IOMMU: RMRR (VT-d) and unity map (AMD-Vi) handling issues T[his CNA information record relates to multiple CVEs; the text explains which aspects/vulnerabilities correspond to which CVE.] Certain PCI devices in a system might be assigned Reserved Memory Regions (specified via Reserved Memory Region Reporting, "RMRR") for Intel VT-d or Unity Mapping ranges for AMD-Vi. These are typically used for platform tasks such as legacy USB emulation. Since the precise purpose of these regions is unknown, once a device associated with such a region is active, the mappings of these regions need to remain continuouly accessible by the device. This requirement has been violated. Subsequent DMA or interrupts from the device may have unpredictable behaviour, ranging from IOMMU faults to memory corruption.
Source: Xen Project
Max CVSS
7.8
EPSS Score
0.06%
Published
2022-04-05
Updated
2024-02-04
IOMMU: RMRR (VT-d) and unity map (AMD-Vi) handling issues T[his CNA information record relates to multiple CVEs; the text explains which aspects/vulnerabilities correspond to which CVE.] Certain PCI devices in a system might be assigned Reserved Memory Regions (specified via Reserved Memory Region Reporting, "RMRR") for Intel VT-d or Unity Mapping ranges for AMD-Vi. These are typically used for platform tasks such as legacy USB emulation. Since the precise purpose of these regions is unknown, once a device associated with such a region is active, the mappings of these regions need to remain continuouly accessible by the device. This requirement has been violated. Subsequent DMA or interrupts from the device may have unpredictable behaviour, ranging from IOMMU faults to memory corruption.
Source: Xen Project
Max CVSS
7.8
EPSS Score
0.06%
Published
2022-04-05
Updated
2024-02-04
IOMMU: RMRR (VT-d) and unity map (AMD-Vi) handling issues T[his CNA information record relates to multiple CVEs; the text explains which aspects/vulnerabilities correspond to which CVE.] Certain PCI devices in a system might be assigned Reserved Memory Regions (specified via Reserved Memory Region Reporting, "RMRR") for Intel VT-d or Unity Mapping ranges for AMD-Vi. These are typically used for platform tasks such as legacy USB emulation. Since the precise purpose of these regions is unknown, once a device associated with such a region is active, the mappings of these regions need to remain continuouly accessible by the device. This requirement has been violated. Subsequent DMA or interrupts from the device may have unpredictable behaviour, ranging from IOMMU faults to memory corruption.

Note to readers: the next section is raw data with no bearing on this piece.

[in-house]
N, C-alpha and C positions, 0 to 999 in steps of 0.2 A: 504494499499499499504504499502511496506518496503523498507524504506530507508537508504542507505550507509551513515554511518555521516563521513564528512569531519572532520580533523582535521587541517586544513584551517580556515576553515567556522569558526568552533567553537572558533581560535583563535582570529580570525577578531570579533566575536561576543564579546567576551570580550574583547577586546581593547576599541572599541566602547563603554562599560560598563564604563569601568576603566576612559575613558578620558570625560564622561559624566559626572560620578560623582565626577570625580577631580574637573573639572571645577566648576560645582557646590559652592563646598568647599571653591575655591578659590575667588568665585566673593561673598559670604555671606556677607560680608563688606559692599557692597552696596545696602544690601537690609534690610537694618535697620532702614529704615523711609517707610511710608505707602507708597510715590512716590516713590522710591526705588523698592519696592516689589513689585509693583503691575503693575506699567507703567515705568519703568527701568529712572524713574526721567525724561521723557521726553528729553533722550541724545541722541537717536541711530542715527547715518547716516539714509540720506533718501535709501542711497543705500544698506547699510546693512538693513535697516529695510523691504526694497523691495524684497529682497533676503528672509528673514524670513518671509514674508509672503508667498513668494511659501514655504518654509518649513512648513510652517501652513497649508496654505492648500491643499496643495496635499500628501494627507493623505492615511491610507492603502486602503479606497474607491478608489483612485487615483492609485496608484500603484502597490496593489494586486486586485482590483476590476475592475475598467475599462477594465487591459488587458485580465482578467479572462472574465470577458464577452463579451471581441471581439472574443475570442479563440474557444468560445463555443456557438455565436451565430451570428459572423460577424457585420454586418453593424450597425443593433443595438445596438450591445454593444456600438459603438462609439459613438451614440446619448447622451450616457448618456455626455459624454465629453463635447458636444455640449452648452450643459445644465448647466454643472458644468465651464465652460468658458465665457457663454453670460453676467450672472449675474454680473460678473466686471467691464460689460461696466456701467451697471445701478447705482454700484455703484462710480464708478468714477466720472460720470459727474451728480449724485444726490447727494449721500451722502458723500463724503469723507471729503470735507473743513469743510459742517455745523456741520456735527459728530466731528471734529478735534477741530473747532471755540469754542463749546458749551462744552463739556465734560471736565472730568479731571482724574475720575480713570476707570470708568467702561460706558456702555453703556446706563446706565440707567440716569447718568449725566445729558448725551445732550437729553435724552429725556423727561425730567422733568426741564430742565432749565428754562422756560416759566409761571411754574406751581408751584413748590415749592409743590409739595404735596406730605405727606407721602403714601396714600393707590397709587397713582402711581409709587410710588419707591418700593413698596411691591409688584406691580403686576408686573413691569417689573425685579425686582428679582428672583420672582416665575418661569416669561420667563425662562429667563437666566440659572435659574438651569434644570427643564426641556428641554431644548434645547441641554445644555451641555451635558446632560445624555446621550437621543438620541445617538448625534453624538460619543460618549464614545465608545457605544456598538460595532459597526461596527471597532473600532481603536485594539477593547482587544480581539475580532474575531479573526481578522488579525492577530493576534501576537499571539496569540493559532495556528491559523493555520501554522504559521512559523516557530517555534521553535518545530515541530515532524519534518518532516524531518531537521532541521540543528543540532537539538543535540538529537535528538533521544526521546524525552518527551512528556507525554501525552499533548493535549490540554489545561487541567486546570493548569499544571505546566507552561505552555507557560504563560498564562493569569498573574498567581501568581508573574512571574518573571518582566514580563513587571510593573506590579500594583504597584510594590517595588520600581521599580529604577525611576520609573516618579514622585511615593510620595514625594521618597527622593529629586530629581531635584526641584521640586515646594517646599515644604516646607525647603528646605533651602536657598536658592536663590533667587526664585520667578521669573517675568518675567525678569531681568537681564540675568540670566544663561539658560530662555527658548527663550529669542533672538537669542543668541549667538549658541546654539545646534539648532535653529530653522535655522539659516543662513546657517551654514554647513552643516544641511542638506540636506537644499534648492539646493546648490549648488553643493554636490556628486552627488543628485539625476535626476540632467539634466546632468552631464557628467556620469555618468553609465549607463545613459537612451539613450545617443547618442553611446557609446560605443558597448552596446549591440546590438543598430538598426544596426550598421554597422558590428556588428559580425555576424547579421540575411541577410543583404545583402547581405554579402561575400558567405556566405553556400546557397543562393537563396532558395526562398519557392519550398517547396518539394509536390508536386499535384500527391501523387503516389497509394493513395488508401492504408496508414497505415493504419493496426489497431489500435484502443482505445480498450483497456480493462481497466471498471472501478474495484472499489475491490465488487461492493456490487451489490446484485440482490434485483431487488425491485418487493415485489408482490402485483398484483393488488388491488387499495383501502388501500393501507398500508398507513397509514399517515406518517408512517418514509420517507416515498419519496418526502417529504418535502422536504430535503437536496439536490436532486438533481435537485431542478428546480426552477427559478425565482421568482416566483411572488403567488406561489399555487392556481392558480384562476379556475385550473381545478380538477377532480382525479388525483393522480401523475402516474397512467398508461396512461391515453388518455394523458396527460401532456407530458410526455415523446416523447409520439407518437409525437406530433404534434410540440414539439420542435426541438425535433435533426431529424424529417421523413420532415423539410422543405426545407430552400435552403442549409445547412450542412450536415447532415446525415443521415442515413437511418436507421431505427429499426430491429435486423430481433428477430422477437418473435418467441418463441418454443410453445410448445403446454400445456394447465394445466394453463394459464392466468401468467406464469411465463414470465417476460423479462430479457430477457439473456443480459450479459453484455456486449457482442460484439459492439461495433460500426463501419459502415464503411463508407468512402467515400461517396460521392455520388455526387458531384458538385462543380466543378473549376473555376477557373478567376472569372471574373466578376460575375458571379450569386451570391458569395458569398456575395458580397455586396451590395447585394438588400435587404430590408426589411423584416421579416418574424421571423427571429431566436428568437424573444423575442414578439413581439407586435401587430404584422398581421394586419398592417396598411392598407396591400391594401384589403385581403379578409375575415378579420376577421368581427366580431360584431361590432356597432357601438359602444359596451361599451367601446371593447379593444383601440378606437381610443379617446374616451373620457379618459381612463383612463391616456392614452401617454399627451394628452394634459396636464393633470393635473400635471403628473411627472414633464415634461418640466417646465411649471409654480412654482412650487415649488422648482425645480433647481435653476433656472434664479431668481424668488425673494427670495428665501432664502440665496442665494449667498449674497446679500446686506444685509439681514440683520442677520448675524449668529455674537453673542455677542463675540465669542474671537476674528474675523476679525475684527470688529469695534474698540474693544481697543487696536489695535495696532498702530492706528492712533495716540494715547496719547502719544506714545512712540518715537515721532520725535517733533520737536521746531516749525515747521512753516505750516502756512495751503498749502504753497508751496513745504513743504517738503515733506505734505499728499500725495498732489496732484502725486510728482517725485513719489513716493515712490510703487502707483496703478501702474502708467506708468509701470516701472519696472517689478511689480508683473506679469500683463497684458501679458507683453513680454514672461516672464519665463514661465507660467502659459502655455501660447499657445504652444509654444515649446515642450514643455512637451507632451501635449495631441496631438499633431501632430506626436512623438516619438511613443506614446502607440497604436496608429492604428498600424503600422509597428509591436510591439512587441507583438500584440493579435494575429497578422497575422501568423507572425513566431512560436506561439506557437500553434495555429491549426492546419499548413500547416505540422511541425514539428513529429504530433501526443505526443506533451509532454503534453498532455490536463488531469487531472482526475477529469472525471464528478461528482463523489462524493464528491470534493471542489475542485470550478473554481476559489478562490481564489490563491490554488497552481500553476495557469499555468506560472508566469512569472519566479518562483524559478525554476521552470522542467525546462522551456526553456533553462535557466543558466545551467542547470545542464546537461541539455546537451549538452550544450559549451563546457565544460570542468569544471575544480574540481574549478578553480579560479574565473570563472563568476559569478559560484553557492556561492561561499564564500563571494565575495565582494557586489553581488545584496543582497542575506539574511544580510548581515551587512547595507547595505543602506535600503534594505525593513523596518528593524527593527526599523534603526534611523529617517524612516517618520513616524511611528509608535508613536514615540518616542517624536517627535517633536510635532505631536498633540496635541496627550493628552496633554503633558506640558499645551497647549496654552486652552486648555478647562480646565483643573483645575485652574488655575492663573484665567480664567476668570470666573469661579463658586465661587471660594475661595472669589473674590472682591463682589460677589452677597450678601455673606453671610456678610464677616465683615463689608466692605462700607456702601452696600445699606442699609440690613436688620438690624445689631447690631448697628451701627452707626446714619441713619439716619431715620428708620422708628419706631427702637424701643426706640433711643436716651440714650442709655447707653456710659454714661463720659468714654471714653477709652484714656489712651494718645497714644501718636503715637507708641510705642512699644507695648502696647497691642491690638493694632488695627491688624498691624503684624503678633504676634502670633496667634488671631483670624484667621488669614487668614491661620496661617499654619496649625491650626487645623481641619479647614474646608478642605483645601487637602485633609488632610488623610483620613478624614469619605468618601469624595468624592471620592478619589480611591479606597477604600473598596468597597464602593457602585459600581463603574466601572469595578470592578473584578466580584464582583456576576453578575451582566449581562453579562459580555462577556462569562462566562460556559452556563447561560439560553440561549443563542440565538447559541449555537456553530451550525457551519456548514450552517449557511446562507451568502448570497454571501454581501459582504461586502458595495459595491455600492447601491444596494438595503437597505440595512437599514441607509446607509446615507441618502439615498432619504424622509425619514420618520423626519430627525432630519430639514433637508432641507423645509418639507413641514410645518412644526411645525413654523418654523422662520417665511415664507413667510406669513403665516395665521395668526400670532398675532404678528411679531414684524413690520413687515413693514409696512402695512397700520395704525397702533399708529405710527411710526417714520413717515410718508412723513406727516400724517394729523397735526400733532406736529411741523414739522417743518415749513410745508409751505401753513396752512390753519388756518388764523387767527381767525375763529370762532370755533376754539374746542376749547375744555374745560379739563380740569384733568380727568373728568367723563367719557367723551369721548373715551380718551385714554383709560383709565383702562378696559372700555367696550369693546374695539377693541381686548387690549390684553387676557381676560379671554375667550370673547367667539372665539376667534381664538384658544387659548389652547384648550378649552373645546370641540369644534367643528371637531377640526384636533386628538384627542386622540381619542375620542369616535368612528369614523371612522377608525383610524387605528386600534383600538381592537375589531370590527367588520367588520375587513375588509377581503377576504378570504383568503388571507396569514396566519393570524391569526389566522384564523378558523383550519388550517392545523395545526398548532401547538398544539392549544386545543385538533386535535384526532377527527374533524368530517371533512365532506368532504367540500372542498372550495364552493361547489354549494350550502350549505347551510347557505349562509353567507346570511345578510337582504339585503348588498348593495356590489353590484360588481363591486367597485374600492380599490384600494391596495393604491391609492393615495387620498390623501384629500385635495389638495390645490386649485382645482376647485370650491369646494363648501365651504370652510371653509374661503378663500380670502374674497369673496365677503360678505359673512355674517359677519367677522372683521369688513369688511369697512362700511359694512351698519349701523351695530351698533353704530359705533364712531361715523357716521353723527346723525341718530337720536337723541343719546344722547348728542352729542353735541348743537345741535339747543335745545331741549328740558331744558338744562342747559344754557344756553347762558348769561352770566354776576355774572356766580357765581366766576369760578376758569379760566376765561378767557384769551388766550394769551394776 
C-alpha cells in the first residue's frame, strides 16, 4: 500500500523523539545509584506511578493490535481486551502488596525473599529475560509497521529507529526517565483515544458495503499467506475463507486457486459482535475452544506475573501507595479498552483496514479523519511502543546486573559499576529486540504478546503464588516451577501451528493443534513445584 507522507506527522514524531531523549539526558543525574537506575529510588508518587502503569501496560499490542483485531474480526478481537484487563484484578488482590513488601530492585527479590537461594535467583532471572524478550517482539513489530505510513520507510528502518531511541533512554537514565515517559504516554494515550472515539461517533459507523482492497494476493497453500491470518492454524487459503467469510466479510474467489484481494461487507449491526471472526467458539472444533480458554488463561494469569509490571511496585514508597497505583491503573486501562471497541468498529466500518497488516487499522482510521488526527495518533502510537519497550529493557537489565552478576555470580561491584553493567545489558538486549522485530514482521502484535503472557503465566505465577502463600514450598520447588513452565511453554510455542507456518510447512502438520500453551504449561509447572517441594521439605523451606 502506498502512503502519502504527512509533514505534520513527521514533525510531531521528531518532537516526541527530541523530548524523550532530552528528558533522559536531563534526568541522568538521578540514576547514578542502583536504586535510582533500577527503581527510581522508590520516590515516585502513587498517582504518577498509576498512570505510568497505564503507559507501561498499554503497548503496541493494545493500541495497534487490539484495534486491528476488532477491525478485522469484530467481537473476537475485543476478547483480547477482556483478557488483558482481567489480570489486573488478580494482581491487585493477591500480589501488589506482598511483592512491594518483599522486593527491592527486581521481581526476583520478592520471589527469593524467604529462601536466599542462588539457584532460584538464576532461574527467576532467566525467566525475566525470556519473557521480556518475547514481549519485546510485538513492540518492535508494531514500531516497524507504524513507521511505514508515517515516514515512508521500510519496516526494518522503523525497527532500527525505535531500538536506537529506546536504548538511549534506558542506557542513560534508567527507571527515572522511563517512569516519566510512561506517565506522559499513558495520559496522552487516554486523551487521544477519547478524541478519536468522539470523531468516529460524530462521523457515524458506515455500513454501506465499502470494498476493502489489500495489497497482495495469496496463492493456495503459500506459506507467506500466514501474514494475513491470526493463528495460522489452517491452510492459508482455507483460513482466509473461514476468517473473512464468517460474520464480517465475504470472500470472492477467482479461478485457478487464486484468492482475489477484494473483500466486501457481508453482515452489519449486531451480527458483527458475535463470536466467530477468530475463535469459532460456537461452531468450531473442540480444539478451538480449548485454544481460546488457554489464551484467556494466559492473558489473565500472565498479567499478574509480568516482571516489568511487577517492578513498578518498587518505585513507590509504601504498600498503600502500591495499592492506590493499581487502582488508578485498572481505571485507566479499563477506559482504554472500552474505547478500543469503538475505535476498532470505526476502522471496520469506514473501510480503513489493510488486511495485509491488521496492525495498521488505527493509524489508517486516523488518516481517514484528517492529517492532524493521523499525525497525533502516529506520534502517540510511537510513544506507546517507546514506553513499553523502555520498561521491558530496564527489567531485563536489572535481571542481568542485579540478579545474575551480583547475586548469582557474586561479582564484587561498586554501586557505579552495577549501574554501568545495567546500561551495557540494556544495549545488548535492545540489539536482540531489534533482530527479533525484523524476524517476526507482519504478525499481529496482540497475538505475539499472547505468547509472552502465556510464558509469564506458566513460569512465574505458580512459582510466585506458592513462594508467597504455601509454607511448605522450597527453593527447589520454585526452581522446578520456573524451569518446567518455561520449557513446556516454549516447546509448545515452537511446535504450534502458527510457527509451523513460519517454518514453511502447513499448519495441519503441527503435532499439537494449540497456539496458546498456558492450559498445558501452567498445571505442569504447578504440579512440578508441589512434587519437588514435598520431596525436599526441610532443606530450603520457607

Source: Xen Project
Max CVSS
7.8
EPSS Score
0.06%
Published
2022-04-05
Updated
2024-02-04
IOMMU: RMRR (VT-d) and unity map (AMD-Vi) handling issues T[his CNA information record relates to multiple CVEs; the text explains which aspects/vulnerabilities correspond to which CVE.] Certain PCI devices in a system might be assigned Reserved Memory Regions (specified via Reserved Memory Region Reporting, "RMRR") for Intel VT-d or Unity Mapping ranges for AMD-Vi. These are typically used for platform tasks such as legacy USB emulation. Since the precise purpose of these regions is unknown, once a device associated with such a region is active, the mappings of these regions need to remain continuouly accessible by the device. This requirement has been violated. Subsequent DMA or interrupts from the device may have unpredictable behaviour, ranging from IOMMU faults to memory corruption.
Source: Xen Project
Max CVSS
7.8
EPSS Score
0.06%
Published
2022-04-05
Updated
2024-02-04
race in VT-d domain ID cleanup Xen domain IDs are up to 15 bits wide. VT-d hardware may allow for only less than 15 bits to hold a domain ID associating a physical device with a particular domain. Therefore internally Xen domain IDs are mapped to the smaller value range. The cleaning up of the housekeeping structures has a race, allowing for VT-d domain IDs to be leaked and flushes to be bypassed.